How does throttling on my global secondary index affect my Amazon DynamoDB table?
Last updated: 2021-11-05
My global secondary index (GSI) is being throttled. How does this affect the base Amazon DynamoDB table?
Throttling on a GSI affects the base table in different ways, depending on whether the throttling is for read or for write activity:
- When a GSI has insufficient read capacity, the base table isn't affected.
- When a GSI has insufficient write capacity, write operations don't succeed on the base table or any of its GSIs.
For more information, see Using global secondary indexes in DynamoDB.
To prevent throttling, do the following:
- Be sure that the provisioned write capacity for each GSI is equal to or greater than the provisioned write capacity of the base table. To modify the provisioned throughput of a GSI, use the UpdateTable operation. If automatic scaling is turned on for the base table, then it's a best practice to apply the same settings to the GSI. You can do this by choosing Copy from base table in the DynamoDB console. For best performance, be sure to turn on Use the same read/write capacity settings for all global secondary indexes. This option allows DynamoDB auto scaling to uniformly scale all the global secondary indexes on the base table. For more information, see Enabling DynamoDB auto scaling on existing tables.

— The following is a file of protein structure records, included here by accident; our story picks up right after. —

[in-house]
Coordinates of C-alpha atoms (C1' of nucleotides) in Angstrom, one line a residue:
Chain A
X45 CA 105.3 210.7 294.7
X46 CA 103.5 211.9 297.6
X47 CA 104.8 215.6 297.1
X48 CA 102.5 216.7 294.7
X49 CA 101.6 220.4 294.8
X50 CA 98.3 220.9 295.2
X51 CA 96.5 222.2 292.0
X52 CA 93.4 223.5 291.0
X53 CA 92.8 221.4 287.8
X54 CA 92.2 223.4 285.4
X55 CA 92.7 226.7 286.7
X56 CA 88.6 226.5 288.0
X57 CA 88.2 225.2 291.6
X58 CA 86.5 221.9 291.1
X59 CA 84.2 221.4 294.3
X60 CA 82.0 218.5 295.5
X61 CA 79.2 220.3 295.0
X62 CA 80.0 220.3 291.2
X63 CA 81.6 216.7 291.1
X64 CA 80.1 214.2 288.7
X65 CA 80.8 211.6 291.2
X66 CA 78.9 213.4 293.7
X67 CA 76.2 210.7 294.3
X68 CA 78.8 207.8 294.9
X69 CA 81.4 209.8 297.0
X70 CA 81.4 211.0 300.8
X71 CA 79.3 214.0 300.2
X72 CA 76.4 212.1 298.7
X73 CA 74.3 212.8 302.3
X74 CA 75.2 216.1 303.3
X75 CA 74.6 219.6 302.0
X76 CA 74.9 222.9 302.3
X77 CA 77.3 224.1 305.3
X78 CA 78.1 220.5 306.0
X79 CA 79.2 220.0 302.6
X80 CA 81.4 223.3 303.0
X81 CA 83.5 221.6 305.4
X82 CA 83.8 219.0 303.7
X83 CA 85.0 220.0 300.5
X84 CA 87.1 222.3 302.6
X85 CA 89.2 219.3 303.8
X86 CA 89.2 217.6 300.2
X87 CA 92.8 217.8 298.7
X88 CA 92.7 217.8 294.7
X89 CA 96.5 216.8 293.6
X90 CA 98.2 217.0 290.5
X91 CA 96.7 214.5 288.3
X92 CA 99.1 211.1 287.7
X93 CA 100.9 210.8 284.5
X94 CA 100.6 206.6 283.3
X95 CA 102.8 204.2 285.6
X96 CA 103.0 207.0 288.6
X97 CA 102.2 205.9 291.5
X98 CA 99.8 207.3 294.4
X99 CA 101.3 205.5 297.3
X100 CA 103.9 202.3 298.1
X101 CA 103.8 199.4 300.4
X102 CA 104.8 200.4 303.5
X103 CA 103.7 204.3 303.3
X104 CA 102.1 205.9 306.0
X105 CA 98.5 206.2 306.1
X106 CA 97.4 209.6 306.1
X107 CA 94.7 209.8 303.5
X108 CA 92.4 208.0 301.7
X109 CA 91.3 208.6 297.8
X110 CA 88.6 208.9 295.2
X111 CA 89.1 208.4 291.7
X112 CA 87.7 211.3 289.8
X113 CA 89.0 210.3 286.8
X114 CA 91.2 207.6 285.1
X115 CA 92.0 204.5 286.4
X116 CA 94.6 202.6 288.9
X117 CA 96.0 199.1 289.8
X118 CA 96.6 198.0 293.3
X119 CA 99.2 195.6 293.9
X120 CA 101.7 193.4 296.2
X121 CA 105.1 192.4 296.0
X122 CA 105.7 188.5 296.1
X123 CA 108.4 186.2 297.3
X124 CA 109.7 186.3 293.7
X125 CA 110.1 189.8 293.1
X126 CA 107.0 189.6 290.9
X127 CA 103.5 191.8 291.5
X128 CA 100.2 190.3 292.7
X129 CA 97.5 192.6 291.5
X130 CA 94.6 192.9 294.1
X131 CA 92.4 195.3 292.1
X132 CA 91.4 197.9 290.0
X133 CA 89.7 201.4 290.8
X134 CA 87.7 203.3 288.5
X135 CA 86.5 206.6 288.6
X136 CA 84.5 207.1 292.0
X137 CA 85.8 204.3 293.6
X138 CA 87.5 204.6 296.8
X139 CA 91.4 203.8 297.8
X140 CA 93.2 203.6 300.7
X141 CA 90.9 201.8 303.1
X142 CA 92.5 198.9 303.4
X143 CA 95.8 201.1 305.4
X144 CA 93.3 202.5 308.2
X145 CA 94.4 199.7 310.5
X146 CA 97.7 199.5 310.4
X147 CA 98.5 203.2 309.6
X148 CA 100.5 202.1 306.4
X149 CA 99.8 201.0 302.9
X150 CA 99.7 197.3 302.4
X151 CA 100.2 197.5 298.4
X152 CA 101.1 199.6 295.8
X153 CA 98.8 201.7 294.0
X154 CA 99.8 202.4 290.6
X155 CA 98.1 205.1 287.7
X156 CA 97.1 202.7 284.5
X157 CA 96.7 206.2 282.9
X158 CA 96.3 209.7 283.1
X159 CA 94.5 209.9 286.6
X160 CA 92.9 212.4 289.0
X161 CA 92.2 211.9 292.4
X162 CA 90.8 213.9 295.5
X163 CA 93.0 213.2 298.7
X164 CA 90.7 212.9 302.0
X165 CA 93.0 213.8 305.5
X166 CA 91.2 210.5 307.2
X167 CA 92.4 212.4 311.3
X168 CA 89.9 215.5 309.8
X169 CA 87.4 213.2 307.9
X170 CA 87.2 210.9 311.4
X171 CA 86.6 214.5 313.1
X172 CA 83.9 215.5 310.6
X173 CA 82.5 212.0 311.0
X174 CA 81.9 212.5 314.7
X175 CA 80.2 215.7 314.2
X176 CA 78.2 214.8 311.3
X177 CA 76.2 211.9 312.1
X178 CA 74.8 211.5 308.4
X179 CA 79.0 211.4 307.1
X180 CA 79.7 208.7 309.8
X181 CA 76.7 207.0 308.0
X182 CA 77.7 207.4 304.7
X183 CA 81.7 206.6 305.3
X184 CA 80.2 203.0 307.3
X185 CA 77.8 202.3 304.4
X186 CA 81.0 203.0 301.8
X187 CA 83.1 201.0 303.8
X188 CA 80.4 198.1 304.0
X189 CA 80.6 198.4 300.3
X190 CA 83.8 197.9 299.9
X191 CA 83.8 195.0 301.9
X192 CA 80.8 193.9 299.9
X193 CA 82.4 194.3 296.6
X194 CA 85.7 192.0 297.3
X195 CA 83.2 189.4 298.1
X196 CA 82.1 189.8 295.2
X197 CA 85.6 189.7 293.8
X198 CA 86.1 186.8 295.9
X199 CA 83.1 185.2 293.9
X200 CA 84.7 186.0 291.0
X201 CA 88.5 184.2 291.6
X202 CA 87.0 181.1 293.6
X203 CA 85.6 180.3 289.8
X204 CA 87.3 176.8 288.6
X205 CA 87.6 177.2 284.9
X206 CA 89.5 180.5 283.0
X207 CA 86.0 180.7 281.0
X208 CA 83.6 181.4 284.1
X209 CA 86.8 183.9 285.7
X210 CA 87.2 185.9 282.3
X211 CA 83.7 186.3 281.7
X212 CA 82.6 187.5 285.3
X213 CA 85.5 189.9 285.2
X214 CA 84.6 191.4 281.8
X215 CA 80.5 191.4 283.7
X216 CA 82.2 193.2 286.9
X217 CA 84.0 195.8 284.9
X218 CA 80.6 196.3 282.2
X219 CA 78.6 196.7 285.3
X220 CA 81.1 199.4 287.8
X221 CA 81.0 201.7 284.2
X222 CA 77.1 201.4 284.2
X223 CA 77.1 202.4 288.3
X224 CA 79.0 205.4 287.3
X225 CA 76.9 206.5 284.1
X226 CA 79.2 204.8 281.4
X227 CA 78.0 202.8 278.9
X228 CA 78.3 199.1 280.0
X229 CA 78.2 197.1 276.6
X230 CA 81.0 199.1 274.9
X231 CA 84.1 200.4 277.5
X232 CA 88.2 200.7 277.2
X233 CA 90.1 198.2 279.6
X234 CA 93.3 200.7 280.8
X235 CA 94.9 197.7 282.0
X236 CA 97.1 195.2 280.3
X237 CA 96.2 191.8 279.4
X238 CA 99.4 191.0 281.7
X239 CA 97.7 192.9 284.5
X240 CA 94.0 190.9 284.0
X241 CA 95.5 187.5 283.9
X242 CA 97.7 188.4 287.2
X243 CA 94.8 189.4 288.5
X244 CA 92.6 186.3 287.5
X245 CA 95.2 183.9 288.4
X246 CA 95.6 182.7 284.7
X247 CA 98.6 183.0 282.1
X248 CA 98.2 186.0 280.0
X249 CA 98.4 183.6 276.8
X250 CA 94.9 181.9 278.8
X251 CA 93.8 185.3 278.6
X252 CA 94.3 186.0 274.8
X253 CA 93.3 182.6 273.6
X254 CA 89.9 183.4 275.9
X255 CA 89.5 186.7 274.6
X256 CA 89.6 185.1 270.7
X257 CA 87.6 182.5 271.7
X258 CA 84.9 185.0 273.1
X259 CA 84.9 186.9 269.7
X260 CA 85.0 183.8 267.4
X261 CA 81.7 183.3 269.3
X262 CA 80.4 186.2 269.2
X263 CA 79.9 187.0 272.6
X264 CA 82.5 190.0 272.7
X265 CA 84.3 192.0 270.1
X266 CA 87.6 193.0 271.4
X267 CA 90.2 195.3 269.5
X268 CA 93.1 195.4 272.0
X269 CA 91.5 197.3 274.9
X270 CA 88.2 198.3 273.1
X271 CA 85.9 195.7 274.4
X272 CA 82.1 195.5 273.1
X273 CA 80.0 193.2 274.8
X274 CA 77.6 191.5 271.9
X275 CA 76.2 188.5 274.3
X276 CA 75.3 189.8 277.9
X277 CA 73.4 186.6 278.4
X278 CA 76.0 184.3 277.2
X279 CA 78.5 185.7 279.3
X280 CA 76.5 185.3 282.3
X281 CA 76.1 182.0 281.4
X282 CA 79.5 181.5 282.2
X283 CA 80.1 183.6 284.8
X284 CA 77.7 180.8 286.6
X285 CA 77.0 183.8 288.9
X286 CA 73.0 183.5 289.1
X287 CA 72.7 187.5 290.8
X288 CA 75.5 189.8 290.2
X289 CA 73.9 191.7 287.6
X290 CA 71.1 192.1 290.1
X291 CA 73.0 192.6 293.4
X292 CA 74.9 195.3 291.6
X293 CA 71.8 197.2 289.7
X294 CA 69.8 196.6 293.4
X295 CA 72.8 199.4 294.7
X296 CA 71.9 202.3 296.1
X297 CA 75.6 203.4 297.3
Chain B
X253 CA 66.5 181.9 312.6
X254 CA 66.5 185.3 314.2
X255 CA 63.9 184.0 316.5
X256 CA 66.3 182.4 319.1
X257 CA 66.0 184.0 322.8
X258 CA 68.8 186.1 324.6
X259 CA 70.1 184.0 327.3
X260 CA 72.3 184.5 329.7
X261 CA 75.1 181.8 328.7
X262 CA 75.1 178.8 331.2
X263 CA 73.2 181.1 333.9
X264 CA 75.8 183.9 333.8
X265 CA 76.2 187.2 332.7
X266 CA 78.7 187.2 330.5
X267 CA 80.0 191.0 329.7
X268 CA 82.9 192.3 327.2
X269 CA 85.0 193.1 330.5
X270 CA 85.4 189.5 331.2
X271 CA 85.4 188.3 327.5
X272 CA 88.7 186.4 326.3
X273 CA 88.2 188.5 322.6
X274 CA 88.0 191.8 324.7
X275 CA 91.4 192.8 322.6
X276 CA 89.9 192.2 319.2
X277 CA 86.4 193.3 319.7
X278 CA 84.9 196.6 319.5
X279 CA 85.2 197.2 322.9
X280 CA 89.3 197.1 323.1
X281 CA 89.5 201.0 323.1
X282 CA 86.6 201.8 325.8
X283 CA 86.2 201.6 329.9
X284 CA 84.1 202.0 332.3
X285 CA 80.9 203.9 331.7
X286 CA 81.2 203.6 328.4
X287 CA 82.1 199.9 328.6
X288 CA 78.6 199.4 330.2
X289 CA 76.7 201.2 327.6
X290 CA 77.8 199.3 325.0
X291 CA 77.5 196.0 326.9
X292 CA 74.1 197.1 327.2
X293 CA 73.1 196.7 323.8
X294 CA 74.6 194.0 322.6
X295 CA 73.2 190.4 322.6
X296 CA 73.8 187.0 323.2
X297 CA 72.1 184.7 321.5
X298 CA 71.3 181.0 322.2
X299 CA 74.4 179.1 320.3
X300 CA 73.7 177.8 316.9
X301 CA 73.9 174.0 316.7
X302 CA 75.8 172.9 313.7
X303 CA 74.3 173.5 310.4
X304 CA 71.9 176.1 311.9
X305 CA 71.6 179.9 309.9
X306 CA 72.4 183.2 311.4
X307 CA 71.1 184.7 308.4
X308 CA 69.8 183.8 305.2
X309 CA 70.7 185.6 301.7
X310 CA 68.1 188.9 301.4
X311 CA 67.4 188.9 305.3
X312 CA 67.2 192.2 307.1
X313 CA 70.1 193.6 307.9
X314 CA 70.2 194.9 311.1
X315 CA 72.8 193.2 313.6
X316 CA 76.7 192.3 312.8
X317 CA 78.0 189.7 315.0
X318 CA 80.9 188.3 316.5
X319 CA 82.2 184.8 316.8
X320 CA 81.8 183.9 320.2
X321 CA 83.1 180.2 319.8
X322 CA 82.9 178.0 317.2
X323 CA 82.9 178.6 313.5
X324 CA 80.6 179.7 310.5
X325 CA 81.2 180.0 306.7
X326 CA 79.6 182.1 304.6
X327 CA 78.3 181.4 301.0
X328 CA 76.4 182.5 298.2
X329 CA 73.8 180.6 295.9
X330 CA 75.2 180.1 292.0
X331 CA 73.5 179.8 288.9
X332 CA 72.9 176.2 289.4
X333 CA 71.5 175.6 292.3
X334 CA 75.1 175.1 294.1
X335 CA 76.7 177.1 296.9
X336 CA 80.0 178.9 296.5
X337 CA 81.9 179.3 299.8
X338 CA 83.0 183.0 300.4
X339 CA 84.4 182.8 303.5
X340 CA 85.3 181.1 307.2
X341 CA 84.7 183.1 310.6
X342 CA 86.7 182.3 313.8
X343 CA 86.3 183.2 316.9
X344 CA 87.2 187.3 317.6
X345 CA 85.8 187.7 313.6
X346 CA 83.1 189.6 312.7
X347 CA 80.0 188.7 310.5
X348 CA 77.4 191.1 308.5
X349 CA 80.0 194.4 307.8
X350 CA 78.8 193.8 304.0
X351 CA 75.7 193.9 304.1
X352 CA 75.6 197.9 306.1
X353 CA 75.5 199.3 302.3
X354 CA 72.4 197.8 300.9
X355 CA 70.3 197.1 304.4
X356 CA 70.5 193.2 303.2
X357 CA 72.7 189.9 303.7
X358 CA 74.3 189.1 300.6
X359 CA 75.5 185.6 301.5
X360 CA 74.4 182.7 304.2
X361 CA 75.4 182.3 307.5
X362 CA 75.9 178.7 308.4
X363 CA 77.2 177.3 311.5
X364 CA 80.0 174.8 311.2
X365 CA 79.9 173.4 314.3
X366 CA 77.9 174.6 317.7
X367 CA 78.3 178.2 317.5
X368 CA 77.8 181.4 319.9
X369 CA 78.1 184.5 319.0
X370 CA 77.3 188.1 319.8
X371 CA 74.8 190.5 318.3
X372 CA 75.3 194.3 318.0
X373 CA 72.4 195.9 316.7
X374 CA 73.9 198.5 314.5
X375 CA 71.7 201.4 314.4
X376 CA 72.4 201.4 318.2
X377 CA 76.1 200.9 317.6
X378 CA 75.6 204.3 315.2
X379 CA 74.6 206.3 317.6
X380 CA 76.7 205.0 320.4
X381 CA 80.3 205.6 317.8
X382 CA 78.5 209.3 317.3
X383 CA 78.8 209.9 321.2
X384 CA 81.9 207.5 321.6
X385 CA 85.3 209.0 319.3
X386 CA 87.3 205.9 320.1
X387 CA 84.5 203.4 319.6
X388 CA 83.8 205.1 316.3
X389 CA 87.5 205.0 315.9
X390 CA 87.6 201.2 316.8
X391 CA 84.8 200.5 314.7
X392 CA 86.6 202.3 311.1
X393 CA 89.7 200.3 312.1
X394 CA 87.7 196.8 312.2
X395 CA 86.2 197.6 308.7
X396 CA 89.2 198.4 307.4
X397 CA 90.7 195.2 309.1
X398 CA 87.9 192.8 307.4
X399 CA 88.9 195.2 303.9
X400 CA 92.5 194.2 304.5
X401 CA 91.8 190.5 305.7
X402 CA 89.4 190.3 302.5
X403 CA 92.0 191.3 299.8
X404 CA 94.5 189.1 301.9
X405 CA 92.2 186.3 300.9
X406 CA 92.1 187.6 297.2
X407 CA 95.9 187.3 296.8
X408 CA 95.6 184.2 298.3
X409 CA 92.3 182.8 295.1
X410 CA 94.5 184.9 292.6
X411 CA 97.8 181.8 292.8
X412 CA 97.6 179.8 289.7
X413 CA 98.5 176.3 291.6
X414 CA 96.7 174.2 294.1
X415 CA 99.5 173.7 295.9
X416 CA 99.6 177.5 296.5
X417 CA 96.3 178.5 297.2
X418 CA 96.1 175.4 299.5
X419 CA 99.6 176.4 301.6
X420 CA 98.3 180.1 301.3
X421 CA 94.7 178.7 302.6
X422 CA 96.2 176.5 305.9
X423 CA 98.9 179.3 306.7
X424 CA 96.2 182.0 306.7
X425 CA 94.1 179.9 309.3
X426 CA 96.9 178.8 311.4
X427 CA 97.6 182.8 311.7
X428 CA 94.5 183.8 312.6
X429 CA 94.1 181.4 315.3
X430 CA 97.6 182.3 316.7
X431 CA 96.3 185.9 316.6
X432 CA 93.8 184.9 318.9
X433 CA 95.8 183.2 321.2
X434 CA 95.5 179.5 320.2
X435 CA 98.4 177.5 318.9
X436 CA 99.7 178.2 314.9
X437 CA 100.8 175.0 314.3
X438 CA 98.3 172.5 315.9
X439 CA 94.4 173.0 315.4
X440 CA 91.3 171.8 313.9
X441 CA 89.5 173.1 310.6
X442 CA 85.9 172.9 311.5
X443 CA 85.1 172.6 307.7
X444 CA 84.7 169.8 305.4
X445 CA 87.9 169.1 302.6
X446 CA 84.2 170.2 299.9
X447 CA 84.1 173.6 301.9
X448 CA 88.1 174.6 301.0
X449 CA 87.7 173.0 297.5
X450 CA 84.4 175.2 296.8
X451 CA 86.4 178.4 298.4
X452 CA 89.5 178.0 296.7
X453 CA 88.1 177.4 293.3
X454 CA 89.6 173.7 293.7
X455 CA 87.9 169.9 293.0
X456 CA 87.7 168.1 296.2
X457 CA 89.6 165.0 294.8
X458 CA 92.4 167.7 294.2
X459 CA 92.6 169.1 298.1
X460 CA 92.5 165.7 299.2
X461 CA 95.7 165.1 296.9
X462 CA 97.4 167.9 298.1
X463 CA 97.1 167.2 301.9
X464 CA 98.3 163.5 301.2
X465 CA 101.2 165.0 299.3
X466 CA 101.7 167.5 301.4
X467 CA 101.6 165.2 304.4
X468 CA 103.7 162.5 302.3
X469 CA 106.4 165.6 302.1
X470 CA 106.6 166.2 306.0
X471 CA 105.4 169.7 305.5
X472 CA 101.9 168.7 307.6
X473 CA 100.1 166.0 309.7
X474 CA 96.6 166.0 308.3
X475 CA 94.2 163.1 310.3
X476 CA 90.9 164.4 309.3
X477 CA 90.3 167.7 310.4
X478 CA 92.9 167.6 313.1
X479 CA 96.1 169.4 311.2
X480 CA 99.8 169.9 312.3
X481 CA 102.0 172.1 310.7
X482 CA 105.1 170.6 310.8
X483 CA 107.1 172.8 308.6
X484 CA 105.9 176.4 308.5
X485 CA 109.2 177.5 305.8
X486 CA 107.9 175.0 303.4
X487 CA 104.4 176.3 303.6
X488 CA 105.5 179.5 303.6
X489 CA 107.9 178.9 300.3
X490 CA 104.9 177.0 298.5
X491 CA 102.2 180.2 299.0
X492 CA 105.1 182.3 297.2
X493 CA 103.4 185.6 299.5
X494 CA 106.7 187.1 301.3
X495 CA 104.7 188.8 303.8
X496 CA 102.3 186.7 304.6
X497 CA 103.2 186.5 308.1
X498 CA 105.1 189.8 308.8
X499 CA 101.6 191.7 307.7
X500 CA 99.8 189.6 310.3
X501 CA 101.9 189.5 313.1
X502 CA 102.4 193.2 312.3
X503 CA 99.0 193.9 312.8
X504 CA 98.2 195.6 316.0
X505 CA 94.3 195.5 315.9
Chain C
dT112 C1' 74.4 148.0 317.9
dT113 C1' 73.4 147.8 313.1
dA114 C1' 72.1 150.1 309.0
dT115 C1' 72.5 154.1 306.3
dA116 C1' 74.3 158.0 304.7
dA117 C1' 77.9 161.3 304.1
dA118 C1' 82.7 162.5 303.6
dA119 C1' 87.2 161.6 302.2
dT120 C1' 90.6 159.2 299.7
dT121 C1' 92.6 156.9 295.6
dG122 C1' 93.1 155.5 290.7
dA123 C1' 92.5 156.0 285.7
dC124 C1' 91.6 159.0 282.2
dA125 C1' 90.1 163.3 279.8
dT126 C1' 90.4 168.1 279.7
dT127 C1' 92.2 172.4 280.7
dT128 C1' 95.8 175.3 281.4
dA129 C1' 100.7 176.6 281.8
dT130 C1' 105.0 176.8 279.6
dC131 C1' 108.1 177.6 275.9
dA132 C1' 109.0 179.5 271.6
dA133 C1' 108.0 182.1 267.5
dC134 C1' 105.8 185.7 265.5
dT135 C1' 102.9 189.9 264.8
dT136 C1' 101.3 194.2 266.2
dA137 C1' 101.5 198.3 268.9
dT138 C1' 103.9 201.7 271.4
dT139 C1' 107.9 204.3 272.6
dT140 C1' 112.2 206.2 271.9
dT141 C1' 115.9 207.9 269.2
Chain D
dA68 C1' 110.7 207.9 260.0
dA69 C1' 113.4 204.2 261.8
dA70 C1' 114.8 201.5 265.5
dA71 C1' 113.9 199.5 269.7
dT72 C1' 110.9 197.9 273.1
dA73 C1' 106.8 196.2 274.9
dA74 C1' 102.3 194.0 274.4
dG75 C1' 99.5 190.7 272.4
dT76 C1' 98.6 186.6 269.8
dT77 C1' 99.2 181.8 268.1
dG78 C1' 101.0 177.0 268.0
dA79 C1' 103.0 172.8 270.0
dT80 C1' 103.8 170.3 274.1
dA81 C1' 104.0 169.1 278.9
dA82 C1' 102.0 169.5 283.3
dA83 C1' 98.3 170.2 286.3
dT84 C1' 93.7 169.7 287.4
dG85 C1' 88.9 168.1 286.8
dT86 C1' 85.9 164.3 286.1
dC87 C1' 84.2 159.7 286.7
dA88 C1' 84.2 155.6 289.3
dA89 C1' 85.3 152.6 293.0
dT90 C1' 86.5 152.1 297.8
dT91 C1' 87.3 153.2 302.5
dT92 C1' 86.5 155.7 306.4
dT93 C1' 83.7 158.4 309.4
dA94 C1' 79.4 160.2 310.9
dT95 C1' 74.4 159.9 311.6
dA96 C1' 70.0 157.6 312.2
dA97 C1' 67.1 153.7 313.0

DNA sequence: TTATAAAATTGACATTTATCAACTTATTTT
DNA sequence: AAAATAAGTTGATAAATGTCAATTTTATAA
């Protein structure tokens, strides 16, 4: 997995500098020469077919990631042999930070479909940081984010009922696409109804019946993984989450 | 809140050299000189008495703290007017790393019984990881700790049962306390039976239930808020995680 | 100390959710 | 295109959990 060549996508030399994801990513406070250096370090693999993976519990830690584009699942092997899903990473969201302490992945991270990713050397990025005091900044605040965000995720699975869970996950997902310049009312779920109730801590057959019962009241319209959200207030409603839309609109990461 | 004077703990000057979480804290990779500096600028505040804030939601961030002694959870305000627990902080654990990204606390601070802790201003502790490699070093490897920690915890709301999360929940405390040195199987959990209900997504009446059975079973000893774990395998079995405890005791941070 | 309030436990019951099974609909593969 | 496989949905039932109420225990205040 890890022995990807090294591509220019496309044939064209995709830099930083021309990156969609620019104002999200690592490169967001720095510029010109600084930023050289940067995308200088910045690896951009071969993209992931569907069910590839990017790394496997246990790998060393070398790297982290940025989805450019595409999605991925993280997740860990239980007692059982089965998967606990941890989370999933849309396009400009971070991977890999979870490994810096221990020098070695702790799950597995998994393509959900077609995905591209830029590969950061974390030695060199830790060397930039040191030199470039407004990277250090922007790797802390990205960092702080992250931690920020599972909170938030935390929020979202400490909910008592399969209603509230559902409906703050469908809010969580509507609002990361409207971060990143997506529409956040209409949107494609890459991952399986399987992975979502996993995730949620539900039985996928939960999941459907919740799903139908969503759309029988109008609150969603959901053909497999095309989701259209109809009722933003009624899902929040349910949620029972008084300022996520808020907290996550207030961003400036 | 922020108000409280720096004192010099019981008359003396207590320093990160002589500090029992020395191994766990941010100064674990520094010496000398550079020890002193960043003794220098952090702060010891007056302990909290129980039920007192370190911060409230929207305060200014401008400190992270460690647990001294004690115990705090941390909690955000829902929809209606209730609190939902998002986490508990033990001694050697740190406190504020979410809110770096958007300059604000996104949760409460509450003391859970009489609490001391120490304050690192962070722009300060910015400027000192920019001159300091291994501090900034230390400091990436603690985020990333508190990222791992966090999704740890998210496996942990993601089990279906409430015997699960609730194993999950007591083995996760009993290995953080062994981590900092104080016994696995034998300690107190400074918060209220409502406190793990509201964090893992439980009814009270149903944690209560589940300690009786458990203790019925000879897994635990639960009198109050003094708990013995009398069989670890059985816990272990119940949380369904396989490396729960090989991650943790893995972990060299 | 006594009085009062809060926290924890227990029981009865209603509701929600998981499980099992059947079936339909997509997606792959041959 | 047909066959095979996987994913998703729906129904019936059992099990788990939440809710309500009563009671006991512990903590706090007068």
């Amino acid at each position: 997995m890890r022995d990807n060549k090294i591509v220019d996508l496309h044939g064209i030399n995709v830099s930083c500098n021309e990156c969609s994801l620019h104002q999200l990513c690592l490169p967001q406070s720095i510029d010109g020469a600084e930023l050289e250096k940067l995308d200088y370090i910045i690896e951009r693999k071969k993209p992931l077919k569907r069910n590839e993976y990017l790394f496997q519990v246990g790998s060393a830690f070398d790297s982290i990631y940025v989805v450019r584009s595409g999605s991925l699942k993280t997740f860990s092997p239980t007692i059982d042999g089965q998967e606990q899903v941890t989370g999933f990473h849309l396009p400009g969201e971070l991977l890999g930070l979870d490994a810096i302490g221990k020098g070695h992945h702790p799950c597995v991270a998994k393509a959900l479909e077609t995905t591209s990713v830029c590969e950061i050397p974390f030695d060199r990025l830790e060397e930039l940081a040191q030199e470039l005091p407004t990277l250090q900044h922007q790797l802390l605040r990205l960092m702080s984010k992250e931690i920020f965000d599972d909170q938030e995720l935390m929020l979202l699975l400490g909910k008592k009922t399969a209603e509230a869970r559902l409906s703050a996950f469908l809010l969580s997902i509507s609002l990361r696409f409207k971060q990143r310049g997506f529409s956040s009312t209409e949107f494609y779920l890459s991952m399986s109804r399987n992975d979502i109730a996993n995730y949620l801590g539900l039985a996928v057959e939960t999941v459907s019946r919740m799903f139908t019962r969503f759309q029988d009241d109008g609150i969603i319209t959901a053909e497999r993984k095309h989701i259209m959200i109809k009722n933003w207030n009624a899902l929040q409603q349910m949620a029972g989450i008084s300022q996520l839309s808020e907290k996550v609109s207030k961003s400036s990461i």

- Be sure that the GSI's partition key distributes read and write operations as evenly as possible across partitions. This helps prevent hot partitions, which can lead to throttling. For more information, see Designing partition keys to distribute your workload evenly.
- Use Amazon CloudWatch Contributor Insights for DynamoDB to identify the most frequently throttled keys.